When I got to my therapist Karen I told her I was doing really well. I told her about looking at my life as though God had designed it. She said this time of feeling good was different, felt different to her. She said I wasn’t immediately wanting to rush out and do things. In the past I would do that and then exhaust myself. She heard me being patient instead of pushy, willing to wait for the right moment, the right task, the right dog. I had been wondering about the painful times. While talking to Karen I remembered the truth that without PTSD and depression, I might have gone on the standard career track, become a science teacher someplace, and then sometime in my fifties felt dissatisfied and wondered what I should be doing instead. I’ve learned a lot about compassion from being depressed, and it’s forced me to see that taking care of myself is primary.
Later I realized that, unlike other times when I have “finally got somewhere,” this time I’ve seen that I’ve been in God’s hands all along. That Spirit has been guiding my life from the beginning. This reminds me of another meaning of “epiphany” — it’s when something that has been there all along suddenly becomes visible. Instead of rushing out to make things happen, I’m willing to wait until the “next thing” comes along. Gosh what a relief! I don’t have to “figure out” what my vocation is, all I have to do is look at my life. I’ve handed my life over to God many times, and asked to be given a sign, and was disappointed when nothing happened. I was even disappointed when God said “You’re doing fine,” I wanted to be given a task, something big that would be visible in the world… Well, you silly person, isn’t Neskaya big enough for you?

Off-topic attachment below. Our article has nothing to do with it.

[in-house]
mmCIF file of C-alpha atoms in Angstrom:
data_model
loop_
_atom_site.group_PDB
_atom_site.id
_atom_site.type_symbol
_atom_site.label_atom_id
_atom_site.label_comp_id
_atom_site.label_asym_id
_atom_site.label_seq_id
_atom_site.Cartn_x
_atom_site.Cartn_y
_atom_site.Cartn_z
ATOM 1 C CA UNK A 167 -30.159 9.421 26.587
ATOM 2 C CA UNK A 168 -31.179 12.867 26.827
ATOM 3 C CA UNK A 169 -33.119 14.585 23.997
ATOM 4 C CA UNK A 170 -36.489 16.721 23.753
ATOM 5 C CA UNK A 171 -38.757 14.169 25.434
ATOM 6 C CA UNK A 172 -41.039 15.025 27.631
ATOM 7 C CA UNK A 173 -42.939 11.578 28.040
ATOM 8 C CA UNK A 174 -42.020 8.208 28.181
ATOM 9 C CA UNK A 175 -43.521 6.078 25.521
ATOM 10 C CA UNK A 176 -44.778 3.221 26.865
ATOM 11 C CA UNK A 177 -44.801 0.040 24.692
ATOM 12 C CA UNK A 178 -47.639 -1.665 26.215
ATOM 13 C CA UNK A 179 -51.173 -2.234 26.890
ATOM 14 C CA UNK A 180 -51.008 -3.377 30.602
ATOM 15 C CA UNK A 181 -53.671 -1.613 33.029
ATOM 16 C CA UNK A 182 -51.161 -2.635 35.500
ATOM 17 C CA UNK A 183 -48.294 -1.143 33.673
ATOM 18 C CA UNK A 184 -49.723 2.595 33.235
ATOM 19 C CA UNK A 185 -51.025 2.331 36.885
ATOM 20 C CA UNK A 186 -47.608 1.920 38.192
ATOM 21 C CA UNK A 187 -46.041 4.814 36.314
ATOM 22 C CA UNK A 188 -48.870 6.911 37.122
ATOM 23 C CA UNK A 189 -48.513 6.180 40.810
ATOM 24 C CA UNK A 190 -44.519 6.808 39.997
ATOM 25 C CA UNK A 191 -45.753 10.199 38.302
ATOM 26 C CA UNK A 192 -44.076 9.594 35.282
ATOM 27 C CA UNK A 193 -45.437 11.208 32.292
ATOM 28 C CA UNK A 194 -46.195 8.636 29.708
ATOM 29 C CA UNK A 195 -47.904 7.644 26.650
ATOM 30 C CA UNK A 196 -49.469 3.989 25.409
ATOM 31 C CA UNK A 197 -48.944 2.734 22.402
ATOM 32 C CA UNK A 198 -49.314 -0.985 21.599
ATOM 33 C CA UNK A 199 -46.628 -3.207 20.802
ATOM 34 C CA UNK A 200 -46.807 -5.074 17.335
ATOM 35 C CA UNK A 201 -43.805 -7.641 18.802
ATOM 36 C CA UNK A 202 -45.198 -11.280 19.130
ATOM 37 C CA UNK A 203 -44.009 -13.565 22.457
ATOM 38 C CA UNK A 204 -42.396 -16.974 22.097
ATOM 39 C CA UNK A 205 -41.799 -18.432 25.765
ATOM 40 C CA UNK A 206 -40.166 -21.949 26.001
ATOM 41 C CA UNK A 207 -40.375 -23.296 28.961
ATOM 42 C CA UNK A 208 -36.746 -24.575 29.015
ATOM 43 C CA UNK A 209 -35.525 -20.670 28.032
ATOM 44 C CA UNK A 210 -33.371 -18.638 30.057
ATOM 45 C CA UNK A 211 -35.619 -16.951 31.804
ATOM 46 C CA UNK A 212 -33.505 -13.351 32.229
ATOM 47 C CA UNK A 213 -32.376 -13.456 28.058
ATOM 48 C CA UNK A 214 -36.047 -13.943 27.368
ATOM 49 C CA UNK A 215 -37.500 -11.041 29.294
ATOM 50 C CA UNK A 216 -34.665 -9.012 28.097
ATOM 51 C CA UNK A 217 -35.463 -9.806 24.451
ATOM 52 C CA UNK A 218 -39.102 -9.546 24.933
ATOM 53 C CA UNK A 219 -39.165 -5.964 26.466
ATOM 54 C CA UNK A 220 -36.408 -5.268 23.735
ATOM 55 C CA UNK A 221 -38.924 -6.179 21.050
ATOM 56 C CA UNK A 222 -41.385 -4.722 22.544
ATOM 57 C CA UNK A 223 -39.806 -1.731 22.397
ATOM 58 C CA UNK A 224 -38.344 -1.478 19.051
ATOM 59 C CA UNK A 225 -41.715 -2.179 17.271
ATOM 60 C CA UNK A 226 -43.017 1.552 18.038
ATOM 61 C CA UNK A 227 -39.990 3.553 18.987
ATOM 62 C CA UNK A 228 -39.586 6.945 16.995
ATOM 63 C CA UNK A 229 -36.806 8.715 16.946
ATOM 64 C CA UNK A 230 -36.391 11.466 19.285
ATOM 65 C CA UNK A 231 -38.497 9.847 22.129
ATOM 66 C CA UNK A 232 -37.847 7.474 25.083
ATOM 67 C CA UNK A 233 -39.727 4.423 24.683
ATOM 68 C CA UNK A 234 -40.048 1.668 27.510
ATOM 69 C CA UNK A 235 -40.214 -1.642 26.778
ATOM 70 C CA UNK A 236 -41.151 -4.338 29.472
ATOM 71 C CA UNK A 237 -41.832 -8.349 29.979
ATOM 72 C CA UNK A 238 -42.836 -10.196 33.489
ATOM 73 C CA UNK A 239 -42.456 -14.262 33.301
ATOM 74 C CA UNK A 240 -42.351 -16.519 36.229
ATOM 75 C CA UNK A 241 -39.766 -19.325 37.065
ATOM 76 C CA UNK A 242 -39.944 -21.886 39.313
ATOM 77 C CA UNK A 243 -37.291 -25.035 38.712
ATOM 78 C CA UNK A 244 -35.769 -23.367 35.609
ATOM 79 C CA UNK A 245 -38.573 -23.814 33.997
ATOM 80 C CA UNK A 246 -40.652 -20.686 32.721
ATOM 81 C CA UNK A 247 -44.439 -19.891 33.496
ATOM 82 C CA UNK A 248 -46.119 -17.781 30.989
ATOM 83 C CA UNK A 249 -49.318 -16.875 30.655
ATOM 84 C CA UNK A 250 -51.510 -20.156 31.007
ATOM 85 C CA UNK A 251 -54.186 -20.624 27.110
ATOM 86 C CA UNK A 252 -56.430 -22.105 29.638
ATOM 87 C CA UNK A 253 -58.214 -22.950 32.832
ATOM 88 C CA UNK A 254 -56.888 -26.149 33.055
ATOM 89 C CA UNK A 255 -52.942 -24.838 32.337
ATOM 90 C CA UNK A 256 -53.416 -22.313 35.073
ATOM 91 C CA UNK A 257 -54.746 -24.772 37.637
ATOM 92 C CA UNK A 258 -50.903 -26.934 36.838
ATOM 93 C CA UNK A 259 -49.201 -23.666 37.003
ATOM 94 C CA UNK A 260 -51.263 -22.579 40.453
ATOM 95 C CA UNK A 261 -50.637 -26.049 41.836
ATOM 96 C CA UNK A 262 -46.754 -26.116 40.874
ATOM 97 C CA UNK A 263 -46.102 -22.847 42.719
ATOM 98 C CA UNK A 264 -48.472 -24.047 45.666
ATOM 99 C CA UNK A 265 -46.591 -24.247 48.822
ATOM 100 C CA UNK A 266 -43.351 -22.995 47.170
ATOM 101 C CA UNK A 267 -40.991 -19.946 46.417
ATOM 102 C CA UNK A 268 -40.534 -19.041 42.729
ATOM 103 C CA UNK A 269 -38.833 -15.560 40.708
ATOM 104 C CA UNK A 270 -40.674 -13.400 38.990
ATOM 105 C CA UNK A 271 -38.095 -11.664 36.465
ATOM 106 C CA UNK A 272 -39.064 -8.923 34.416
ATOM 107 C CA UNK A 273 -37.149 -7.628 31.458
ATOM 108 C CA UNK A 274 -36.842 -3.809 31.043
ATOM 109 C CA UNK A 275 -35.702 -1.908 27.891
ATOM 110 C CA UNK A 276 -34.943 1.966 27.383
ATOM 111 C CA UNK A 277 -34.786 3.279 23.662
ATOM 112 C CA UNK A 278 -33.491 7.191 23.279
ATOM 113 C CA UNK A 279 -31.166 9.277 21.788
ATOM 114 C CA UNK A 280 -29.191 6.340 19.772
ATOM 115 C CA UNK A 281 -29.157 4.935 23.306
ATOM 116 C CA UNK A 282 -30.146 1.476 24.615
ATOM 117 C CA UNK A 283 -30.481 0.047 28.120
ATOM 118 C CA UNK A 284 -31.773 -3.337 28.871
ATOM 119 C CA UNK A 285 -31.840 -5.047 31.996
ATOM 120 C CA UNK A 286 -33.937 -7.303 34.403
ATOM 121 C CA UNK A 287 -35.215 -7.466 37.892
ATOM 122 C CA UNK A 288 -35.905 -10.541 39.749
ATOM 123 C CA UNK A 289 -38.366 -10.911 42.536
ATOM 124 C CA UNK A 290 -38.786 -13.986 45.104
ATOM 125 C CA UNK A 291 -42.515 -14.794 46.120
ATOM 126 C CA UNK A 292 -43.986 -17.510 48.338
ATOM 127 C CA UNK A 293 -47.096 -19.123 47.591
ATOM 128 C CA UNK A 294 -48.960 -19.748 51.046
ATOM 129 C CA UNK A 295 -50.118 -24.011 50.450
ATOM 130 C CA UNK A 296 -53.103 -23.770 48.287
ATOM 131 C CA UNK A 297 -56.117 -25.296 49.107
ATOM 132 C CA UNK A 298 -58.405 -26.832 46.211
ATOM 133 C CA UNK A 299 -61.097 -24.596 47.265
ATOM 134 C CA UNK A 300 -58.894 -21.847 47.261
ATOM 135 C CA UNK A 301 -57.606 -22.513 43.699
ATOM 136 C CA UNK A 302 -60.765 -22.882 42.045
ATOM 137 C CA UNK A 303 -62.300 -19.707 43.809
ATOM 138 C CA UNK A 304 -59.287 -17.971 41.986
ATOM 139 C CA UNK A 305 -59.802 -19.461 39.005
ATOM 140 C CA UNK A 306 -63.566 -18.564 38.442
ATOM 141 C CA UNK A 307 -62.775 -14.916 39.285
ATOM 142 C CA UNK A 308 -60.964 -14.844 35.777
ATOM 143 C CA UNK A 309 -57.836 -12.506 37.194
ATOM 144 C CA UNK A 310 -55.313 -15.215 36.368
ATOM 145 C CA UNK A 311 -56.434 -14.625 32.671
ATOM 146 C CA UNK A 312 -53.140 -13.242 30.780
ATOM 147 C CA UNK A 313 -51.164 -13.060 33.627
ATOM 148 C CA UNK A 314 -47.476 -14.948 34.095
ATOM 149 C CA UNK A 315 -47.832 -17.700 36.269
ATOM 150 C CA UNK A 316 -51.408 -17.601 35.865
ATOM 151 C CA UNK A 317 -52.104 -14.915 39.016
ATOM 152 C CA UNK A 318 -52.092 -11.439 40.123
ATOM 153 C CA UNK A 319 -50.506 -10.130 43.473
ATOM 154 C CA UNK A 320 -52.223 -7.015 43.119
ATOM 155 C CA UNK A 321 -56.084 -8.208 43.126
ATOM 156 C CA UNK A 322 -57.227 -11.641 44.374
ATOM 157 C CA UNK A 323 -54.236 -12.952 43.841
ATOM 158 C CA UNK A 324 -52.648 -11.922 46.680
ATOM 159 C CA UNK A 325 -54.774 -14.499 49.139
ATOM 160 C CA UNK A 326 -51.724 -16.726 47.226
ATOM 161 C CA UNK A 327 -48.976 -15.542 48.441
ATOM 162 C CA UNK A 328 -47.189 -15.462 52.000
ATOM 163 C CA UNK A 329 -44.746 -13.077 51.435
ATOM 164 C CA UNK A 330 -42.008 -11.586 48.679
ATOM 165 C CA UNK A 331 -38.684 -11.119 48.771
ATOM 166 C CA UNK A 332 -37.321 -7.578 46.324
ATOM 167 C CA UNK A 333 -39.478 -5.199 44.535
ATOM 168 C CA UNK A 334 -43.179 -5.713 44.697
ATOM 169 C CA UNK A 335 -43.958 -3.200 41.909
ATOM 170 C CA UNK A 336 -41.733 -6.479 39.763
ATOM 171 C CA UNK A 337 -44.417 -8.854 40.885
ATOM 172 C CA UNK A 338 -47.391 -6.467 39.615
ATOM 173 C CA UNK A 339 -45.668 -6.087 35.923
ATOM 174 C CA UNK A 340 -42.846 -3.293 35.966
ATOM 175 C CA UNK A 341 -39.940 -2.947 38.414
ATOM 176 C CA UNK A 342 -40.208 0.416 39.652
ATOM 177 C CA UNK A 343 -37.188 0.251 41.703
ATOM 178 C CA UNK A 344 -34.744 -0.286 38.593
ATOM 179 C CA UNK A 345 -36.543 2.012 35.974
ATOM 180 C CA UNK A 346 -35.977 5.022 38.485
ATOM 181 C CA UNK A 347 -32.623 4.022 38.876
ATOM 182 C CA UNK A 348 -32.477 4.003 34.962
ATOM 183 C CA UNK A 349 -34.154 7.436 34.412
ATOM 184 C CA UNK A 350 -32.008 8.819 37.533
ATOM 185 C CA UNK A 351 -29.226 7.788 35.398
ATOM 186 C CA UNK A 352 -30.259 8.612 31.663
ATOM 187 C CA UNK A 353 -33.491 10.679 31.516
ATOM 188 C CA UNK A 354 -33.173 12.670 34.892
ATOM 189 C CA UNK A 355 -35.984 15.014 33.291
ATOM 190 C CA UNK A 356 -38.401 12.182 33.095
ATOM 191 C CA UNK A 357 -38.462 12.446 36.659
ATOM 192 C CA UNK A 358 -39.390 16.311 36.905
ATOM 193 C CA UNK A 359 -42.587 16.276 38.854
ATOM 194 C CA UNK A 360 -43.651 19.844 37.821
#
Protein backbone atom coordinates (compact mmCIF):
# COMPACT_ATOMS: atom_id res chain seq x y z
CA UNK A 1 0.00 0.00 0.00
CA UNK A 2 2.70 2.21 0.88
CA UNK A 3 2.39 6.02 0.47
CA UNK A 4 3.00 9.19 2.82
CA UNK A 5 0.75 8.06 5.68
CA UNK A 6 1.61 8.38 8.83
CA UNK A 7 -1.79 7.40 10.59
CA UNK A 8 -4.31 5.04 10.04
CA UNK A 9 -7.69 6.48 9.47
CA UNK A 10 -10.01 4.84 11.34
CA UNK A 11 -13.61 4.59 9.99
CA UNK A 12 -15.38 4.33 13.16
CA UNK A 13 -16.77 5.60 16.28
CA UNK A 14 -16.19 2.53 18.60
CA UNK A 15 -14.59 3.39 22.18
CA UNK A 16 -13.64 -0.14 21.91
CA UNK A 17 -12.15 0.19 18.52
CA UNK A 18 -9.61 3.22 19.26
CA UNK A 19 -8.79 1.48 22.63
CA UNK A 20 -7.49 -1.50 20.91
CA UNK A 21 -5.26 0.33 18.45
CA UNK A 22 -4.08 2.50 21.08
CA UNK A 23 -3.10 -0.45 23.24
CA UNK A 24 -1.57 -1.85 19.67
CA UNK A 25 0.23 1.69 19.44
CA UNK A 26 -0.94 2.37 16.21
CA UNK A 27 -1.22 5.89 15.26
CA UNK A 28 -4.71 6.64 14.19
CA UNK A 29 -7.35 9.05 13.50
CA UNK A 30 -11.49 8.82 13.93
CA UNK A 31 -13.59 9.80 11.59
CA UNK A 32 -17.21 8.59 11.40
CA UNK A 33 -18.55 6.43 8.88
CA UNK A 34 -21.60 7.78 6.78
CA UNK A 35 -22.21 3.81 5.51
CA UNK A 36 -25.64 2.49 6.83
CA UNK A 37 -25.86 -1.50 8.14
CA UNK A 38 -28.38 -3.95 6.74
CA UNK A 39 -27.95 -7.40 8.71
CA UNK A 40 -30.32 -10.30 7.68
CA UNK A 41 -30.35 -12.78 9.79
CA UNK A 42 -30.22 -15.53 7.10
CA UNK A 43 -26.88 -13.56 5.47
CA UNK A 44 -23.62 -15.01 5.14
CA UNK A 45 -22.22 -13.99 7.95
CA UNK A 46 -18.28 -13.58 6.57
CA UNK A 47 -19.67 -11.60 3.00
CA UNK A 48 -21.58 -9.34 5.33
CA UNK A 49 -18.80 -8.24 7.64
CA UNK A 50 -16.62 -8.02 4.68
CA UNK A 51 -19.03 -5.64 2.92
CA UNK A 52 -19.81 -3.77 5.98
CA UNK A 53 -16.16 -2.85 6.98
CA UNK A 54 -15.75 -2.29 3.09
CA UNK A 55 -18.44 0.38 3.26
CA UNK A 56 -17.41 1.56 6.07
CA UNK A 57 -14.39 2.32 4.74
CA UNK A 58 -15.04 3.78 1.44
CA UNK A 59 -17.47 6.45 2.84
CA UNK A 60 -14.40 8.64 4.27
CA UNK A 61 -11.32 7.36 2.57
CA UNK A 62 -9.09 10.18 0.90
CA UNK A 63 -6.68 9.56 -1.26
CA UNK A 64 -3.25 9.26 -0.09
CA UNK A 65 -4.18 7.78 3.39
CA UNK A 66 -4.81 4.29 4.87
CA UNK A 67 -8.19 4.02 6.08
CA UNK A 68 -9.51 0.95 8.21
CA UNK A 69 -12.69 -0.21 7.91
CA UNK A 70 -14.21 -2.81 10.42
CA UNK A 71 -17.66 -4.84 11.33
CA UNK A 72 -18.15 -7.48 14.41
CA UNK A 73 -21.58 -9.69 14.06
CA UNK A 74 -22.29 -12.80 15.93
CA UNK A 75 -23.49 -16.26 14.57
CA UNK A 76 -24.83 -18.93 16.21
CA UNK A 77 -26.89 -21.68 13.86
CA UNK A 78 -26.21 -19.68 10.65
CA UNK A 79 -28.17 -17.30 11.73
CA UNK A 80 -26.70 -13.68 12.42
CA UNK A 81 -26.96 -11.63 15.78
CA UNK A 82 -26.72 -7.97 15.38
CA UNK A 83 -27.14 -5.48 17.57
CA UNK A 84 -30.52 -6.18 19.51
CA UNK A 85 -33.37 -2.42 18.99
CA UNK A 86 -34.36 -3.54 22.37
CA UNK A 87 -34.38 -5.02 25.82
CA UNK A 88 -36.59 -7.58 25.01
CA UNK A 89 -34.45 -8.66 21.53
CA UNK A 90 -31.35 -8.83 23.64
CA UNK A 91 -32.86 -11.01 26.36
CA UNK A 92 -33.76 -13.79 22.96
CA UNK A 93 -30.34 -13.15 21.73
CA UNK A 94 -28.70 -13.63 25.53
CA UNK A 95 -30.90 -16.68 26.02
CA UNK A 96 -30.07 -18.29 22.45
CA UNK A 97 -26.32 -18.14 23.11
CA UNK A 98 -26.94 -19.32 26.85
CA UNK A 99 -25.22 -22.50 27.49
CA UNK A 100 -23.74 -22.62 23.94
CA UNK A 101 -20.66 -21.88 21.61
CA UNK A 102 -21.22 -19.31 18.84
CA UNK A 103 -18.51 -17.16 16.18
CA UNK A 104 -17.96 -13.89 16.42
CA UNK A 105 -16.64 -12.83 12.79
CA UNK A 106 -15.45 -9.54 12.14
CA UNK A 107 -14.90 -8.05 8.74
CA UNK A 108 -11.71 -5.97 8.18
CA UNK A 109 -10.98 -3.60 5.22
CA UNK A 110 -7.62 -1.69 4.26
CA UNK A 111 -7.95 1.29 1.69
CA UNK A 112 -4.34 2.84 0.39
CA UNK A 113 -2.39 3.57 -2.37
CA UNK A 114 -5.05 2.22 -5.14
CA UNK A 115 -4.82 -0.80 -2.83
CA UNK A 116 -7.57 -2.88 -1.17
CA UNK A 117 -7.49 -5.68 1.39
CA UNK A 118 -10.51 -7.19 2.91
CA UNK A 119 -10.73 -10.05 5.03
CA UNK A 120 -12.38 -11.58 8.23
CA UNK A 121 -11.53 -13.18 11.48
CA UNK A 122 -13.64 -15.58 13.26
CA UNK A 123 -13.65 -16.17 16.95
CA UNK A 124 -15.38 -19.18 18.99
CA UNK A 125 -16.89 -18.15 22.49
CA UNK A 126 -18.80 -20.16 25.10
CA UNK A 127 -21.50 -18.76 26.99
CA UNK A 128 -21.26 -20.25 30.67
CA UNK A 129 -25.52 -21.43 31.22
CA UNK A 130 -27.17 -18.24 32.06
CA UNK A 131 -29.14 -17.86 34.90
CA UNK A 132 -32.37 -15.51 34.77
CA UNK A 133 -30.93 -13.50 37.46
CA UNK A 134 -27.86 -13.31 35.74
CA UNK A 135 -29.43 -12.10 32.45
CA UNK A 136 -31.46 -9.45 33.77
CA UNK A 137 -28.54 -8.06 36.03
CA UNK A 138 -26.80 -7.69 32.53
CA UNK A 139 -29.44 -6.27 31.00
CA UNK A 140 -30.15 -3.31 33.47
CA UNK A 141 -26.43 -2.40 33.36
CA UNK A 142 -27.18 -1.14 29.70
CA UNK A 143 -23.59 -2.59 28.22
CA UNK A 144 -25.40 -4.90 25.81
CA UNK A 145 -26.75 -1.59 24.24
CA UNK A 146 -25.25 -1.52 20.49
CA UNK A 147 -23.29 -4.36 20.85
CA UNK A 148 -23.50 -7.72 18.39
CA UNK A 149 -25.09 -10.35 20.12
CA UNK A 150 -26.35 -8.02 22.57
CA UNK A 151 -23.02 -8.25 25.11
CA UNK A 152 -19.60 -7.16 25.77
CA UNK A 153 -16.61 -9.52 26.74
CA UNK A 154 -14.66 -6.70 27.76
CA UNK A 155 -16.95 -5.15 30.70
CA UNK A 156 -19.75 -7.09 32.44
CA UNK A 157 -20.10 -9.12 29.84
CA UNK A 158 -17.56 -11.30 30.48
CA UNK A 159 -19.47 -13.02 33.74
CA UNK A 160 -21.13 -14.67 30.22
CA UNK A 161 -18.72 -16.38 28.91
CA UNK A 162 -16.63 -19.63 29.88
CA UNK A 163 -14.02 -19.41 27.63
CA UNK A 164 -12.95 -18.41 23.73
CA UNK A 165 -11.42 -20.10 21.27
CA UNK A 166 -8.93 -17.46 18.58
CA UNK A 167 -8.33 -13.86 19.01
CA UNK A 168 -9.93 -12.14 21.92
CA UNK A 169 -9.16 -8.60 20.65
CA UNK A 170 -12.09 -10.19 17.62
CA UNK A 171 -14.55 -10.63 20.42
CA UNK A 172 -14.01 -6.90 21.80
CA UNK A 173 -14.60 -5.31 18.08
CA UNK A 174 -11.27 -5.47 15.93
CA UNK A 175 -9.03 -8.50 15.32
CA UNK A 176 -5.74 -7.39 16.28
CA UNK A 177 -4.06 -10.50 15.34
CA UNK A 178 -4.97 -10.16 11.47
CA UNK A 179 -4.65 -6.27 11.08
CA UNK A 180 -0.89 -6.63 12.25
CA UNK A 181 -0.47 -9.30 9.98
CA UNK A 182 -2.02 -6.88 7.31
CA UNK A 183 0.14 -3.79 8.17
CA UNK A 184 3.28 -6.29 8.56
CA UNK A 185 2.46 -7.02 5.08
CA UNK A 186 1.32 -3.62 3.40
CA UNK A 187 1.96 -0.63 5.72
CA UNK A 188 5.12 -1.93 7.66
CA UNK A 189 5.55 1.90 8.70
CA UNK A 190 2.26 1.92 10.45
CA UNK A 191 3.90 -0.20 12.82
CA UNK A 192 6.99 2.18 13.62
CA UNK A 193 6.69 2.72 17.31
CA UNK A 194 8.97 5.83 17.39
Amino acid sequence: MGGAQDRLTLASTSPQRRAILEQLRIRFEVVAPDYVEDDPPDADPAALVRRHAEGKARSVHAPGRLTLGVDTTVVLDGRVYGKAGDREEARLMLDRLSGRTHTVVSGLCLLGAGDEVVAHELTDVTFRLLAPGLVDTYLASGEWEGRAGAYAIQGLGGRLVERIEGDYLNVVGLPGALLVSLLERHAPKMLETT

I also see that depression forced me to find the things that really fed my soul, fed my heart. When you’re depressed, the brain chemistry makes it so that you are unable to enjoy things. If you can’t enjoy things, what is still worth doing? For me, that was dancing ancient dances in a circle of people.